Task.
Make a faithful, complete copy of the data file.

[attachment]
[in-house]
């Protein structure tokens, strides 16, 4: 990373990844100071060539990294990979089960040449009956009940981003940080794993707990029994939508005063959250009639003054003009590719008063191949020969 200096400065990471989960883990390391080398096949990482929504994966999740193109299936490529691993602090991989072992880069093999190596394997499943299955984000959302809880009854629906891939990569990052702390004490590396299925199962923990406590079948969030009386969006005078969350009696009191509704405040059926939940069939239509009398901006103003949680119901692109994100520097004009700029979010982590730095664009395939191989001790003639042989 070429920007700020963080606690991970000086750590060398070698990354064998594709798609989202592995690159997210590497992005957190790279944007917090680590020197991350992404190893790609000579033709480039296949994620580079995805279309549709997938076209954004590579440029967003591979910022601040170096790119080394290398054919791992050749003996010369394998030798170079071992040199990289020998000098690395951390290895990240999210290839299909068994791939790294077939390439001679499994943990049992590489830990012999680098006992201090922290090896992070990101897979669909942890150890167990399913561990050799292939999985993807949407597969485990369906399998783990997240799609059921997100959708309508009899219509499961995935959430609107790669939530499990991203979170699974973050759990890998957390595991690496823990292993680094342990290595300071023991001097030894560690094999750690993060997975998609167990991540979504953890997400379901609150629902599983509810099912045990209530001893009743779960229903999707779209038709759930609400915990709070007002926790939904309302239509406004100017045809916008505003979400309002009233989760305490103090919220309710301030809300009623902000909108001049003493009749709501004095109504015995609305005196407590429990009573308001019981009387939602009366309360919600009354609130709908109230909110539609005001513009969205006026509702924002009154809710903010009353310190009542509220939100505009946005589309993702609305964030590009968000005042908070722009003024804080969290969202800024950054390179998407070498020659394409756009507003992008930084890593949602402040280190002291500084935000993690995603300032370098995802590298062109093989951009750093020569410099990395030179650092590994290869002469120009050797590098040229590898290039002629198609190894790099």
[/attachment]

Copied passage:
[in-house]
């Protein structure tokens, strides 16, 4: 990373990844100071060539990294990979089960040449009956009940981003940080794993707990029994939508005063959250009639003054003009590719008063191949020969 200096400065990471989960883990390391080398096949990482929504994966999740193109299936490529691993602090991989072992880069093999190596394997499943299955984000959302809880009854629906891939990569990052702390004490590396299925199962923990406590079948969030009386969006005078969350009696009191509704405040059926939940069939239509009398901006103003949680119901692109994100520097004009700029979010982590730095664009395939191989001790003639042989 070429920007700020963080606690991970000086750590060398070698990354064998594709798609989202592995690159997210590497992005957190790279944007917090680590020197991350992404190893790609000579033709480039296949994620580079995805279309549709997938076209954004590579440029967003591979910022601040170096790119080394290398054919791992050749003996010369394998030798170079071992040199990289020998000098690395951390290895990240999210290839299909068994791939790294077939390439001679499994943990049992590489830990012999680098006992201090922290090896992070990101897979669909942890150890167990399913561990050799292939999985993807949407597969485990369906399998783990997240799609059921997100959708309508009899219509499961995935959430609107790669939530499990991203979170699974973050759990890998957390595991690496823990292993680094342990290595300071023991001097030894560690094999750690993060997975998609167990991540979504953890997400379901609150629902599983509810099912045990209530001893009743779960229903999707779209038709759930609400915990709070007002926790939904309302239509406004100017045809916008505003979400309002009233989760305490103090919220309710301030809300009623902000909108001049003493009749709501004095109504015995609305005196407590429990009573308001019981009387939602009366309360919600009354609130709908109230909110539609005001513009969205006026509702924002009154809710903010009353310190009542509220939100505009946005589309993702609305964030590009968000005042908070722009003024804080969290969202800024950054390179998407070498020659394409756009507003992008930084890593949602402040280190002291500084935000993690995603300032370098995802590298062109093989951009750093020569410099990395030179650092590994290869002469120009050797590098040229590898290039002629198609190894790099």